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5150 Real-World Incidence, Characteristics and Management of Cytokine Release Syndrome Induced By Chimeric Antigen Receptor T-Cell Therapy across Hematologic Malignancies

Program: Oral and Poster Abstracts
Session: 905. Outcomes Research—Lymphoid Malignancies: Poster III
Hematology Disease Topics & Pathways:
Chimeric Antigen Receptor (CAR)-T Cell Therapies, real-world evidence, Adverse Events
Monday, December 11, 2023, 6:00 PM-8:00 PM

Nayan Chaudhary, MS1*, Sumi Roy, PhD1*, Chu-Fang Lin, PhD1*, Maneesh Tandon, MBChB2*, Antonia Kwan, MBBS, PhD1*, Peter Kuebler, PharmD1* and Ashwini Shewade, MS1*

1Genentech, Inc., South San Francisco, CA
2F. Hoffmann-La Roche Ltd, Basel, Switzerland

Background: Cytokine release syndrome (CRS) is a potentially life-threatening, supraphysiologic response following immunotherapy resulting in the activation or engagement of endogenous or infused T cells and/or other immune effector cells. CRS occurs with varying frequency and severity, depending on the underlying disease and immunotherapy used, such as chimeric antigen receptor T-cell (CAR-T) therapy or off-the-shelf T-cell engaging bispecific antibodies. Limited research exists on the diagnosis and management of CRS in the real world. This study describes the real-world incidence, severity and clinical management of CRS induced by commercially available CAR-T therapies for diffuse large B-cell lymphoma (DLBCL), follicular lymphoma (FL), mantle cell lymphoma (MCL) and multiple myeloma (MM).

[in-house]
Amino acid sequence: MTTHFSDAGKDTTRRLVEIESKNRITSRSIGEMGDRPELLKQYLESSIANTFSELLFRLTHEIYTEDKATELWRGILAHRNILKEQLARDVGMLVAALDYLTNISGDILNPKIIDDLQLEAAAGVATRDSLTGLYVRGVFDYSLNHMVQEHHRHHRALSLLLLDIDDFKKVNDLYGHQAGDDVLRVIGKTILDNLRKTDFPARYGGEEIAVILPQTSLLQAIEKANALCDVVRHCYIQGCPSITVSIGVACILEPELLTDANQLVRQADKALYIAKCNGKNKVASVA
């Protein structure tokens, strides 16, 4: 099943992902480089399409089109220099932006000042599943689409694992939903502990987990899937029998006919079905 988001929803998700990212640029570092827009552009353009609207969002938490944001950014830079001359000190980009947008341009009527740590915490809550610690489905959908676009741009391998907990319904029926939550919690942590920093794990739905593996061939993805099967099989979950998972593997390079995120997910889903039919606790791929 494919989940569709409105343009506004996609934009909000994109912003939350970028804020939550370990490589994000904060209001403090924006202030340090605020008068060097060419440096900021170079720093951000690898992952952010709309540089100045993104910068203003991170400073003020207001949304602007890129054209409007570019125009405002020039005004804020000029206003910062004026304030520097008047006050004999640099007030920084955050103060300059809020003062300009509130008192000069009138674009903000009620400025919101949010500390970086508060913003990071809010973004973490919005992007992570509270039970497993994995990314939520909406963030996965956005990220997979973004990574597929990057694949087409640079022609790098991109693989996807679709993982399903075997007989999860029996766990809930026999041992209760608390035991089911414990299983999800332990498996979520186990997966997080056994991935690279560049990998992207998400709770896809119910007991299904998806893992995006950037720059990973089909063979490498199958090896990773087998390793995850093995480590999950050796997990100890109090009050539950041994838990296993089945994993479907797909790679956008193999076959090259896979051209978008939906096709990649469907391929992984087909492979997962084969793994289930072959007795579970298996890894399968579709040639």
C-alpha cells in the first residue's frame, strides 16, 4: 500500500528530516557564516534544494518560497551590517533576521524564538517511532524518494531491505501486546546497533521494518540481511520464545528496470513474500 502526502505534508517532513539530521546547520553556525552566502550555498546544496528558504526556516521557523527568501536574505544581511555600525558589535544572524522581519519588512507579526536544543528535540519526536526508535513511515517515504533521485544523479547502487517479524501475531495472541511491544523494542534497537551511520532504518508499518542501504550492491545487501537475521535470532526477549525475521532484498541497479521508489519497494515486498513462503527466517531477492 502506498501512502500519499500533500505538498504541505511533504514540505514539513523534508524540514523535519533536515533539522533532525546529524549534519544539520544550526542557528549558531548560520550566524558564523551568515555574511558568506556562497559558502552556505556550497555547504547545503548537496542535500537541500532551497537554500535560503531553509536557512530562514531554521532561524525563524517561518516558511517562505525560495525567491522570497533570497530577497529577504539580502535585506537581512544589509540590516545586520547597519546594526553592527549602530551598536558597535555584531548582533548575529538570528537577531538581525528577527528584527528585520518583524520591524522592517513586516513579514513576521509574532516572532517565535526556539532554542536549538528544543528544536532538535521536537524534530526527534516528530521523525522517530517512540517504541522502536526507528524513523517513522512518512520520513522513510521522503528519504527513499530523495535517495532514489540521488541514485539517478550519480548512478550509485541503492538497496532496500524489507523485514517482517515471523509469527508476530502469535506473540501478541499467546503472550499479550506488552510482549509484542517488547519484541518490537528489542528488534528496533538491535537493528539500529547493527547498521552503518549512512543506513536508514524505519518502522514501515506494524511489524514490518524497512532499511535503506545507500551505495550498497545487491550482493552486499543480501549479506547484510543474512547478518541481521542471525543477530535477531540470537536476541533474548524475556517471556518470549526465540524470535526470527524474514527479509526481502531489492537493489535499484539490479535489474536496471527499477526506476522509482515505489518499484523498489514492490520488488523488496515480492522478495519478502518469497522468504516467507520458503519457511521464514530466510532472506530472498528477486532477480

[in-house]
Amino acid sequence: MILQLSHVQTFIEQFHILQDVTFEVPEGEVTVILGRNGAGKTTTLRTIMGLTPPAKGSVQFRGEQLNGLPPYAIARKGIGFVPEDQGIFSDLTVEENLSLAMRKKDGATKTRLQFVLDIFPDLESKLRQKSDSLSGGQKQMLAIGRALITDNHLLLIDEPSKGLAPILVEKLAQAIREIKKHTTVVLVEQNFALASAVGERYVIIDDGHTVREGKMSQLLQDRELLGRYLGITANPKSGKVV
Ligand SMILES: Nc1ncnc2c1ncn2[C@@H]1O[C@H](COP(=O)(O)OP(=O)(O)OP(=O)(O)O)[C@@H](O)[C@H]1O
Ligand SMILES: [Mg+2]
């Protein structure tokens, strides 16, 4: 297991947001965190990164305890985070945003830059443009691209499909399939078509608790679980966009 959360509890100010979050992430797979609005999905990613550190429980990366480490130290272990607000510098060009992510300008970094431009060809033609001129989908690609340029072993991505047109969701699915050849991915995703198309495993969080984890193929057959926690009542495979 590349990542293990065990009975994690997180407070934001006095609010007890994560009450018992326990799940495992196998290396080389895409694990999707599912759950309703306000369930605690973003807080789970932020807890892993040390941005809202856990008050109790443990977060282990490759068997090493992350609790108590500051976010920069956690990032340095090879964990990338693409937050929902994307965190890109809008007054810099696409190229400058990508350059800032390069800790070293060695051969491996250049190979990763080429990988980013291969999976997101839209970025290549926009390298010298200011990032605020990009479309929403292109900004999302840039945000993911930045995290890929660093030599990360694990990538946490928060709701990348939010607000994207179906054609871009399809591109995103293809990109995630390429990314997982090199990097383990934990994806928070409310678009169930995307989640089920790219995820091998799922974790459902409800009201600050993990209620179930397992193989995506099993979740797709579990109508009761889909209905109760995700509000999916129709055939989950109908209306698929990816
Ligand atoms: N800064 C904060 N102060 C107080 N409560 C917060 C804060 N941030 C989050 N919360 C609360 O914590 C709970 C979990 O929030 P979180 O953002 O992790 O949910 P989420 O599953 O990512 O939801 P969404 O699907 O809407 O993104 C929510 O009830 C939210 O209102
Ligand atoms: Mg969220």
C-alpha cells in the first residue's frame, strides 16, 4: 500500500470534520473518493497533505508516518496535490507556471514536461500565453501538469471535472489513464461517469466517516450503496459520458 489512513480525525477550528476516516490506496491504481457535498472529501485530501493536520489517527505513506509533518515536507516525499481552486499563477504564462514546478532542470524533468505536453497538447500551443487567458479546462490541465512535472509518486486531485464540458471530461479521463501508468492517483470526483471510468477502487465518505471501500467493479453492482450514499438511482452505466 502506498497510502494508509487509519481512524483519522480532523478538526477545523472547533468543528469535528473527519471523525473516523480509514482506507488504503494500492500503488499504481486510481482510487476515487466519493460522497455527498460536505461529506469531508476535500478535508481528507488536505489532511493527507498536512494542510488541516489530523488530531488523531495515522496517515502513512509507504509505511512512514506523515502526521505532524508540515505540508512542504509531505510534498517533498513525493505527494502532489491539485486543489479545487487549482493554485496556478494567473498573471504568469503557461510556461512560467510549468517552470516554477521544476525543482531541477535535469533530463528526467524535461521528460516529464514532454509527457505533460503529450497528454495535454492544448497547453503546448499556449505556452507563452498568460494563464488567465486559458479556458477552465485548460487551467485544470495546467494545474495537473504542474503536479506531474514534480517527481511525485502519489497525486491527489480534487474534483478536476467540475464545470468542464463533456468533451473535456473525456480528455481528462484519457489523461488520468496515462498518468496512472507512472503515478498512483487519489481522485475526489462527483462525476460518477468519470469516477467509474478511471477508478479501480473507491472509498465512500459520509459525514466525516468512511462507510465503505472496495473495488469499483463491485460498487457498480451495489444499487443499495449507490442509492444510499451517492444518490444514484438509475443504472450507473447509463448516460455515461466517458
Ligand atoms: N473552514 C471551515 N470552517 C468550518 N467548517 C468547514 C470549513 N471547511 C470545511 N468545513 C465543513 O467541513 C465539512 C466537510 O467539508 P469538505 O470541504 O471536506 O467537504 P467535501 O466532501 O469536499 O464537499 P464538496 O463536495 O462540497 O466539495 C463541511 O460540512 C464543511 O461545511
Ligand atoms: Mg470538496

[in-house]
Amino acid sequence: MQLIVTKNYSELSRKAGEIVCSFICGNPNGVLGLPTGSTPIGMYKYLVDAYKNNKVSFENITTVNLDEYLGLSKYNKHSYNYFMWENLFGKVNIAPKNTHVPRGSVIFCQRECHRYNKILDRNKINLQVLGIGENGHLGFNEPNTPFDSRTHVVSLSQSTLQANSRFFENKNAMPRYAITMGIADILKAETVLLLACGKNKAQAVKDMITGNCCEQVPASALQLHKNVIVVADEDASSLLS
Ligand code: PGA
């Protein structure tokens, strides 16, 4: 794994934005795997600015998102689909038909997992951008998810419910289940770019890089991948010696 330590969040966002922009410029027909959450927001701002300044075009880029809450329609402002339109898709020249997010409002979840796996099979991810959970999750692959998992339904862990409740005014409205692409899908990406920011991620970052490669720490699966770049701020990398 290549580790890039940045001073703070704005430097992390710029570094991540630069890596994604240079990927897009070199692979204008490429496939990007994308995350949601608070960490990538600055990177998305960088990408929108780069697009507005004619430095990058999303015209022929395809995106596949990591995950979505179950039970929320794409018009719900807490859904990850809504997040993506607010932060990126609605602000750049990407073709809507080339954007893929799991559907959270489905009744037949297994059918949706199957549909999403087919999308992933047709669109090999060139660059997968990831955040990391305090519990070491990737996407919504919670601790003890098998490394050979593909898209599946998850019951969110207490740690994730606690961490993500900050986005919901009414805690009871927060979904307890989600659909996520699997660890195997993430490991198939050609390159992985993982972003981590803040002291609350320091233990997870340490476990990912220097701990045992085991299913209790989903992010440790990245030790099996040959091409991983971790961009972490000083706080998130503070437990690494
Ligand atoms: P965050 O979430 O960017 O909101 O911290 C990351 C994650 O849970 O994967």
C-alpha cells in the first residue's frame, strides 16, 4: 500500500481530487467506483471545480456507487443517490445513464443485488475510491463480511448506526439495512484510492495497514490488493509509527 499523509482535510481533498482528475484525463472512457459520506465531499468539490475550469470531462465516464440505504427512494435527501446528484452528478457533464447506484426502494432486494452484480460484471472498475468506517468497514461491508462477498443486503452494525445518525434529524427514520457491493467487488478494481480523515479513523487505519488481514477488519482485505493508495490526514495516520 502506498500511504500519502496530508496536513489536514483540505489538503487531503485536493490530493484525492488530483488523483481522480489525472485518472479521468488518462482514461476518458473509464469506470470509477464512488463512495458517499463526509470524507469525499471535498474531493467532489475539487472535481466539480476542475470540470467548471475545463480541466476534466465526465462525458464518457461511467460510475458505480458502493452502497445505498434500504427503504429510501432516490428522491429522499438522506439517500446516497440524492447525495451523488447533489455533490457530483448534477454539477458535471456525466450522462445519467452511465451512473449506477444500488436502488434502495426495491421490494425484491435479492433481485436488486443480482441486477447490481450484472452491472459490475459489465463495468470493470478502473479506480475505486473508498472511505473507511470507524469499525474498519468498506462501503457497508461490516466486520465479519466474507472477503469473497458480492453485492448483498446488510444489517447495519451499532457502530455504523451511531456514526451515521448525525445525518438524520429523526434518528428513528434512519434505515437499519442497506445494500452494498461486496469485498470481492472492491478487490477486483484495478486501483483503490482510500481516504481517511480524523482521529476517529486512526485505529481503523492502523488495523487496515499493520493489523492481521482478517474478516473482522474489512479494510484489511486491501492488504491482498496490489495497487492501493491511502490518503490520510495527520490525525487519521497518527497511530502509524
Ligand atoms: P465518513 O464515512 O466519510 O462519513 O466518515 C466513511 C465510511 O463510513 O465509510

Methods: Real-world data (RWD) were obtained from the Flatiron Health, US, nationwide electronic health record (EHR)-derived, de-identified database of cancer patients within a network comprised primarily of community cancer practices. The Flatiron Health network also includes practices designated as academic sites by the National Cancer Institute; however, relative proportions of community/academic practices may vary depending on the study cohort. Data as of August 31, 2022, on CAR-T therapy, clinical characteristics and disease outcomes specific to CAR-T therapy, as well as CRS and its clinical management, were abstracted from unstructured documents in EHRs (in addition to routinely available structured data), in a cohort of patients receiving commercial CAR-T therapy. Specifically, data for CRS including treatments and resolution were abstracted based on explicit mention of and attribution to CRS in charts.

Results: Table 1 summarizes data by indication. Incidence of CRS ranged from 56% (104/185) in DLBCL to 72% (66/92) in MCL. Excluding categories with small numbers of cases (<15), CRS incidence also varied by individual CAR-T therapy and underlying indication and ranged from 35% for idecabtagene vicleucel in MM to 73% for brexucabtagene autoleucel in MCL. Highest incidence of Grade ≥2 CRS was observed among MCL patients, whereas Grade ≥3 CRS was most commonly observed among FL patients. Time to onset of CRS ranged from 0 to 16 days, with median onset between 3–4 days among lymphoma patients and earlier median onset of 1 day for MM patients. Median time to CRS resolution ranged from 2 to 6 days across indications. While 81–95% of patients received CAR-T therapy at an academic center, 5–14% received CAR-T therapy at a community center. Tocilizumab and corticosteroids were the most commonly used treatments for CRS, including 37–48% use of tocilizumab for Grade 1 CRS (Table 2).